reminded of an incident in Srimad Valmikiramayanam.. Balakandam sargam 2
समाक्षरैः चतुर्भिर्यः पदैर्गीता महर्षिणा।
सोऽनुव्याहरणात् भूयः शोकः श्लोकत्वमागतः॥४०॥
॥श्रीमद्वाल्मीकिरामायणे बालकाण्डे द्वितीये सर्गे॥
samākṣaraiḥ caturbhiryaḥ padairgītā maharṣiṇā|
so'nuvyāharaṇāt bhūyaḥ śokaḥ ślokatvamāgataḥ||40||
||śrīmadvālmīkirāmāyaṇe bālakāṇḍe dvitīye sarge||
It is legend that Sage Valmiki went to the Ghats of River Thamasa to take bath one morning, and to his utter sadness, he found that a hunter shot an arrow at a male Kraucha bird perched on a tree in the company of his mate.. and while the male bird died, the female was crying her heart out..
Overcome by grief the sage uttered the sloka by way of contempt or curse.. to the hunter.. and maa nishaada was born..
But immeditately the sage was stricken by remorse.. Was it proper on his part to curse anyone or anything..?
But then Brahmadeva Himself appeared before the sage and explained that the verse in Anustup chandas in four padas was caused to be uttered by the sage by Vani the goddess of letters Herself, and that this verse was to become the basic theme of the epic Ramayanam..
That is explained in the above sloka.. verse 40 of Balakandam Sarga 2
The verse sung by the great sage in four feet or padas of equal number of words ( the chandas is anushtup), since it has emanated from the sages mind expressing Grief and driven by mercy, would become an eminent Slokam ( that would become highly acclaimed for ever)
i JUST POSTED THIS TO SAY THAT MANY VERSES JUST COME OUT OF SORROW..
Shelley said.. Our sweetest songs are those that tell of saddest thought.
MY EARLIER NOTE ON MAA NISHAADA....
मा निषाद प्रतिष्ठां त्वं अगमः शाश्वतीम् समा
mā niṣāda pratiṣṭhāṁ tvaṁ agamaḥ śāśvatīm samā
maa nishaada pratishtaam twam agamah saaswatee samaa
yatkraunchamithunaadekam avadheeh kaamamohitam
This couplet in anushtup chandas was the harbinger of poetry in Sanksrit Language. The great Sage and poet Valmiki was on his way to the morning bath in Tamasa River near his aashram. On a lush tree there perched two lovebirds, holding tight to each other in ecstatic love. Suddenly came a hunter from nowhere and shot his arrow at the birds as is his wont. The honeymoon stopped and the male bird lay on earth writing in death, levaing his mate to eternal agony. The sigh of this hurt the sensitive heart of the Sage, who cried.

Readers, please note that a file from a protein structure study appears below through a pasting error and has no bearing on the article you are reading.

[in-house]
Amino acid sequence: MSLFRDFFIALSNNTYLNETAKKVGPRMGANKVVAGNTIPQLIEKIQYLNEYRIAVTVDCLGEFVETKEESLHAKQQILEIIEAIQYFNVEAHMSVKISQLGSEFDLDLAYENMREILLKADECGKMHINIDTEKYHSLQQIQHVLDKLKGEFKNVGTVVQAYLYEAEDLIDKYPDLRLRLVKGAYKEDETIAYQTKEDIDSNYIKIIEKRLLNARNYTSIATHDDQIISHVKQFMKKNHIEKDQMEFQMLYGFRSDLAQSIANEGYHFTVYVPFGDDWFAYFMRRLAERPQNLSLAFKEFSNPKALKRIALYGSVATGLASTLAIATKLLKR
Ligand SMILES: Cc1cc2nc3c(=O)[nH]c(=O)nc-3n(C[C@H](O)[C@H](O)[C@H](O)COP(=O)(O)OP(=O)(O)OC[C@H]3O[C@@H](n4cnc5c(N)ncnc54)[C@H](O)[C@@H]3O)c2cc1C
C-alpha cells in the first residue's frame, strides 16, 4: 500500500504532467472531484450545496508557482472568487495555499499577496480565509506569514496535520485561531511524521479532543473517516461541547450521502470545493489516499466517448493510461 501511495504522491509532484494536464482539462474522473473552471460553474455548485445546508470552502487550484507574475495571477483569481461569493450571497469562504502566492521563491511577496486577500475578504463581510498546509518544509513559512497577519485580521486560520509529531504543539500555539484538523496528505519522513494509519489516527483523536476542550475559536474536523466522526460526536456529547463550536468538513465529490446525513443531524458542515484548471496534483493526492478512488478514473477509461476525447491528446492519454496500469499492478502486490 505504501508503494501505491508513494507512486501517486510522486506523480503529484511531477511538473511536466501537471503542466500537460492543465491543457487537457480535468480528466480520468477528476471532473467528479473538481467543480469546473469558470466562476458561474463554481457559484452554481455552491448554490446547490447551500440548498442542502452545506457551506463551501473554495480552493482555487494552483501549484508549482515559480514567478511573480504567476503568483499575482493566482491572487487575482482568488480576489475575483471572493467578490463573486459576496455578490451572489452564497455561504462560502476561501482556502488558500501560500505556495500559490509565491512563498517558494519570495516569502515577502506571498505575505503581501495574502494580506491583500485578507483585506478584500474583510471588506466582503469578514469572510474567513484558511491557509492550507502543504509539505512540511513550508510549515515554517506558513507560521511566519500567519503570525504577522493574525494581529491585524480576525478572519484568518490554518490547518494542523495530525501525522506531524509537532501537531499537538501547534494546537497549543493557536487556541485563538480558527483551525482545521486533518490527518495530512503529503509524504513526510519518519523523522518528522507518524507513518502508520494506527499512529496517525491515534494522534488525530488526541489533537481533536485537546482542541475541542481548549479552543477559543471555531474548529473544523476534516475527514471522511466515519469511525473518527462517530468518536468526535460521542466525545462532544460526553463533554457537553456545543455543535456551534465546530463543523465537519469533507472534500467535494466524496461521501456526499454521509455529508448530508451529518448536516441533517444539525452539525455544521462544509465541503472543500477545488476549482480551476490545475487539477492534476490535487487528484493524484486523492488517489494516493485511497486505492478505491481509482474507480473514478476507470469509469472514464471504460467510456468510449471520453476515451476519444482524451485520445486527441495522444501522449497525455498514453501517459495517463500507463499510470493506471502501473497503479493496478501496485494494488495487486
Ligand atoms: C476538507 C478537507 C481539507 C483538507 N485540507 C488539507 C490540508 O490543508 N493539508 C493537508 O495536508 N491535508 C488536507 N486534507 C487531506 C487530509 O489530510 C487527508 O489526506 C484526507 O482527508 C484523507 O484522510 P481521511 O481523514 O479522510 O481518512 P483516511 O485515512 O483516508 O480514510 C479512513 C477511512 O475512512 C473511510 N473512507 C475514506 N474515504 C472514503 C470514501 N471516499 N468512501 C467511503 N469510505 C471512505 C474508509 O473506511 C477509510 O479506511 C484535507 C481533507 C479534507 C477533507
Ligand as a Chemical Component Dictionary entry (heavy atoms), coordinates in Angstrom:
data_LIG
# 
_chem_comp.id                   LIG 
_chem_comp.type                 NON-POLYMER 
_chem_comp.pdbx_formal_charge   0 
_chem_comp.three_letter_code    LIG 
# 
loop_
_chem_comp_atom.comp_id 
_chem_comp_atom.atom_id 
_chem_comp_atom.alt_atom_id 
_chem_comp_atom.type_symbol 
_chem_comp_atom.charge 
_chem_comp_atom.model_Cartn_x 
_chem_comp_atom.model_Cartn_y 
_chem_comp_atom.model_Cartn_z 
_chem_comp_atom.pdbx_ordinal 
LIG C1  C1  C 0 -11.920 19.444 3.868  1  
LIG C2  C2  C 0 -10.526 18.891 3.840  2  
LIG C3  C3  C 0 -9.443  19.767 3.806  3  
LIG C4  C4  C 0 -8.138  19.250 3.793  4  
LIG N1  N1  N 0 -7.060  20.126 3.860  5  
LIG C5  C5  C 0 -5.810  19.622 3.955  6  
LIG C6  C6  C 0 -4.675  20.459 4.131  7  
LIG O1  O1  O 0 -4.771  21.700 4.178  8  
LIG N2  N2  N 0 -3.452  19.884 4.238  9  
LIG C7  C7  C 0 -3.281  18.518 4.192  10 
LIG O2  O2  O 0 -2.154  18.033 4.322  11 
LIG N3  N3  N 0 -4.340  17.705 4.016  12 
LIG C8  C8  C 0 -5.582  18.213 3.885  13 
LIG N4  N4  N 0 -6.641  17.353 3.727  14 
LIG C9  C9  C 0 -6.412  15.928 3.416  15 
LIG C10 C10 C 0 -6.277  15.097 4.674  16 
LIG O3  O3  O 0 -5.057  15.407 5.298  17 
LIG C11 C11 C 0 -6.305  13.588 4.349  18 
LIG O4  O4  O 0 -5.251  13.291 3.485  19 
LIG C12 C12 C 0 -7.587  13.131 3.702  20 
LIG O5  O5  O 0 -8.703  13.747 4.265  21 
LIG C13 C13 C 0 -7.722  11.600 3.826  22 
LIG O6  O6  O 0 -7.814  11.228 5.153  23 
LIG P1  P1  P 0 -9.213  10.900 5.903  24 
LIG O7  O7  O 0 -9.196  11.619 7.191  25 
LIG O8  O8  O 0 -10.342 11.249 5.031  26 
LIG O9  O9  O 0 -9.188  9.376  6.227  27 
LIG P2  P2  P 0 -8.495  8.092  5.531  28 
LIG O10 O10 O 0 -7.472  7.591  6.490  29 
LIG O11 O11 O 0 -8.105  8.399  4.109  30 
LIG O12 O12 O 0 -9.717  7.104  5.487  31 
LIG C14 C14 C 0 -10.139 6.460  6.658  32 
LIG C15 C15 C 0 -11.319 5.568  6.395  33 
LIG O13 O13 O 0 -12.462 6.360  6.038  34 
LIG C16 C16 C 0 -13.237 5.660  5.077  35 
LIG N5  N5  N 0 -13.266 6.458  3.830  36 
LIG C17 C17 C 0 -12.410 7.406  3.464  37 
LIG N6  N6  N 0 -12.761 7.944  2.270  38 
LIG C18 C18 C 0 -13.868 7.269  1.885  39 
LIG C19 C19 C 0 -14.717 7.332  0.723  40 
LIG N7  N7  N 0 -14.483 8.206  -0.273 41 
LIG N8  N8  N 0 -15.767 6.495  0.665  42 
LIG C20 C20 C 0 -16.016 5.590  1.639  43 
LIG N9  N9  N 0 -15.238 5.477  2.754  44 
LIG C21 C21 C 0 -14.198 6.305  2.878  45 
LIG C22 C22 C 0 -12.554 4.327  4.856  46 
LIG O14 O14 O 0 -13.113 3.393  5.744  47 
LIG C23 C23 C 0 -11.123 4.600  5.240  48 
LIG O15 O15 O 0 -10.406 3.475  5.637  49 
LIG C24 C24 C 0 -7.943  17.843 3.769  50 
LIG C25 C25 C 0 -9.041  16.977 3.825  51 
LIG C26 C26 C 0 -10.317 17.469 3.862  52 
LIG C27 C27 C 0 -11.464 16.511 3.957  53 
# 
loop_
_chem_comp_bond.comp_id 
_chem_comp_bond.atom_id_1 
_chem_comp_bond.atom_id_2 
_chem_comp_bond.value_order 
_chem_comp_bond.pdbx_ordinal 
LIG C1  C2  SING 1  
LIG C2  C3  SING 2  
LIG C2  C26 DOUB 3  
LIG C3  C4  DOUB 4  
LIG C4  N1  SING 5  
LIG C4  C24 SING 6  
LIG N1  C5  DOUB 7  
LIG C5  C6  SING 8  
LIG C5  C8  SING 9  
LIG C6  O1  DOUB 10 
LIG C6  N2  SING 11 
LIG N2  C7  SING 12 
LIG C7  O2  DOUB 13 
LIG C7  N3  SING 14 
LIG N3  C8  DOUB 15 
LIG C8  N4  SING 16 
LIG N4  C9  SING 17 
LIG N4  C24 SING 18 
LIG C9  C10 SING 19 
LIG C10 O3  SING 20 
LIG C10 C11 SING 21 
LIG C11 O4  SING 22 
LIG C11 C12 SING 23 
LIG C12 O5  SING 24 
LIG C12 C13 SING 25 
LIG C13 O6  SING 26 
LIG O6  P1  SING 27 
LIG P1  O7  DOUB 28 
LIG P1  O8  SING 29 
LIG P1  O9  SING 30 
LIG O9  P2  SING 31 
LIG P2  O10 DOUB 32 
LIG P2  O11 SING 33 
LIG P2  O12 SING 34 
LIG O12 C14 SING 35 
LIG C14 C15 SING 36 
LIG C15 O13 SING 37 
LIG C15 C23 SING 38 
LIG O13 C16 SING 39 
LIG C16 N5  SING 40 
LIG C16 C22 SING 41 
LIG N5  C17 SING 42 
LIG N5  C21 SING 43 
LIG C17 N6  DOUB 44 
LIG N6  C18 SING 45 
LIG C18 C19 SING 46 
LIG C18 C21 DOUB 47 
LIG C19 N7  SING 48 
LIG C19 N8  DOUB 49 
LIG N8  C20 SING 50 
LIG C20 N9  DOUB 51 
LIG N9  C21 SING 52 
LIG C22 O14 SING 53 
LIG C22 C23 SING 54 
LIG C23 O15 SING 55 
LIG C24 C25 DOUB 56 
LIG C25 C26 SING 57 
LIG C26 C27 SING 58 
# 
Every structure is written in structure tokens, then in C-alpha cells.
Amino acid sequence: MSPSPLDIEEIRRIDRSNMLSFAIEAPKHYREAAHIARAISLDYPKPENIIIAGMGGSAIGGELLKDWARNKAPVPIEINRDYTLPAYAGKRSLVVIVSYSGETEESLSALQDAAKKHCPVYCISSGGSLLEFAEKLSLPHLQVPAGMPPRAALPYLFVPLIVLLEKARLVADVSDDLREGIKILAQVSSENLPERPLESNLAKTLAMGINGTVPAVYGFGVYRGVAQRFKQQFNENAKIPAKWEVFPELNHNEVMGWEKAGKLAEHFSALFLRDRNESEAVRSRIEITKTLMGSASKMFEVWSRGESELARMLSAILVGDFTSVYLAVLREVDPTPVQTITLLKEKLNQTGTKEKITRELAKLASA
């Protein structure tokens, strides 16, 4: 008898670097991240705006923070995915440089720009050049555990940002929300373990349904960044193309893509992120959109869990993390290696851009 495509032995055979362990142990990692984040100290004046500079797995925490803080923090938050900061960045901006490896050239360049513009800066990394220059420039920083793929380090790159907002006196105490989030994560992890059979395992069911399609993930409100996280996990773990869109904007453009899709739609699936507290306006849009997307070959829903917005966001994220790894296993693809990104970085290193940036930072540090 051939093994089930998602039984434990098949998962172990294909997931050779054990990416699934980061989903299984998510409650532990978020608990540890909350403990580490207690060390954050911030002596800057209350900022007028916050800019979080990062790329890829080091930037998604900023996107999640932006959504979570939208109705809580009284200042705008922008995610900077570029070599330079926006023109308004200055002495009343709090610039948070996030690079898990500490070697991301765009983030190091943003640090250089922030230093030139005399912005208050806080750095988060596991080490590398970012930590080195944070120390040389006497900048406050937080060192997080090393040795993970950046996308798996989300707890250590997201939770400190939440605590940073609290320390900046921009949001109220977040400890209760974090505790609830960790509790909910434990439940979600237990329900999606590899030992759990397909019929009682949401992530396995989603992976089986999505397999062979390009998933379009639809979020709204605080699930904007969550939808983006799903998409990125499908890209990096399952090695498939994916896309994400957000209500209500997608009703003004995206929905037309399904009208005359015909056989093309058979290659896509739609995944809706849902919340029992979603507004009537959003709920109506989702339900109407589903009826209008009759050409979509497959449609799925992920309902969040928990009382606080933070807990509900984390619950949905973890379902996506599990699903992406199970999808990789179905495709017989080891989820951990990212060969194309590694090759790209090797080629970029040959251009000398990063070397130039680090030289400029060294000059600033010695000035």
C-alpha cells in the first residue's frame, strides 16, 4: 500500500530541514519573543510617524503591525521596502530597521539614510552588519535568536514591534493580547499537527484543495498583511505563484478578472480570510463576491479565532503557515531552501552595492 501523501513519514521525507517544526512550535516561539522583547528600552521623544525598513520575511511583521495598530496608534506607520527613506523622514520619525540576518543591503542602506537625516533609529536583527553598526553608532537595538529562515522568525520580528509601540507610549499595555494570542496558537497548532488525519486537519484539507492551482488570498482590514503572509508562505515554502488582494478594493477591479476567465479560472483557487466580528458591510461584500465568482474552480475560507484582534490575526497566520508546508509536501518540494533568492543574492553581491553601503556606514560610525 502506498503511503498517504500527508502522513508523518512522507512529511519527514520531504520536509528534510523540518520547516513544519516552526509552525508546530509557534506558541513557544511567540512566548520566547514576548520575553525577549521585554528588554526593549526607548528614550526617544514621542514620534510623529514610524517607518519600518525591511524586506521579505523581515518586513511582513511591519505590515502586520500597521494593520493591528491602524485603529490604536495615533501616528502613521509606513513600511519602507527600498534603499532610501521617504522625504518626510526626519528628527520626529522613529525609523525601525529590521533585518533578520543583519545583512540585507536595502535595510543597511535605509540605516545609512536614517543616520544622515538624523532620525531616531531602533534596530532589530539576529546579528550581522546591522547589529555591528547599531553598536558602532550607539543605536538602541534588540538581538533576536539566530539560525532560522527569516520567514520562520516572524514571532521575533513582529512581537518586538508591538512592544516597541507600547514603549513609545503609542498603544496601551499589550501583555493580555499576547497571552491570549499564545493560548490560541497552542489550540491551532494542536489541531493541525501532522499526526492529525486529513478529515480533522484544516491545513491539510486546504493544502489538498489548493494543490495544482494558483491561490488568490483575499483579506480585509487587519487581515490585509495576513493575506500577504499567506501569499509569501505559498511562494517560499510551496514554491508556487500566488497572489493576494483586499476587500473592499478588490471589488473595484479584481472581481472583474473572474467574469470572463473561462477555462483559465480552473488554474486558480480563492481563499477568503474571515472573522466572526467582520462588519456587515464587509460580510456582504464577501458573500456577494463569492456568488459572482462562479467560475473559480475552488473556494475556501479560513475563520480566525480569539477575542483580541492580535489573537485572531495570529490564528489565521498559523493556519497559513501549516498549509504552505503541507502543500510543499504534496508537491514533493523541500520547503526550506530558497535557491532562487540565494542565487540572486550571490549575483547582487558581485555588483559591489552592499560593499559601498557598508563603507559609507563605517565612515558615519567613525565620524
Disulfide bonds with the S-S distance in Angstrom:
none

"Oh, hunter, curse on you who mercilessly slayed the male bird while he was in a session of intimate love with his lady love, and has left her in sorrow beyond consolation. May nothing good and praiseworthy ever happen to you."
The sage was aghast. He has uttered something sublime, the first ever poetic creation in sanskrit well structured in metre and formation of words. Why should it be a couplet of curse?
Then he remembered the story of Ramayana which was recounted to him just earlier by the Sage Narada. He though of the Maryadaa Purushotham, the embodiment of virtue, Rama.
The couplet appeared to assume a different meaning
"O(Rama), do not grieve. You have attained eternal and unchangeable place in the hall of fame due only for the greats for eternity.
You have done indeed right in slaying Ravana, the male of the demon couple, who, in his unquenchable lust had abducted and given grief to the Divine Mother Seetha."
The outpouring of great minds never become curses. The first ever epic poetry was born...this stanza finds a place in the first chapter of Ramayanam/
The Great Rama without any comparisom, the Divine Mother Seetha the epitome of love and purity and Sri Hanuman the embodiment of valour and faithfulness may bless us al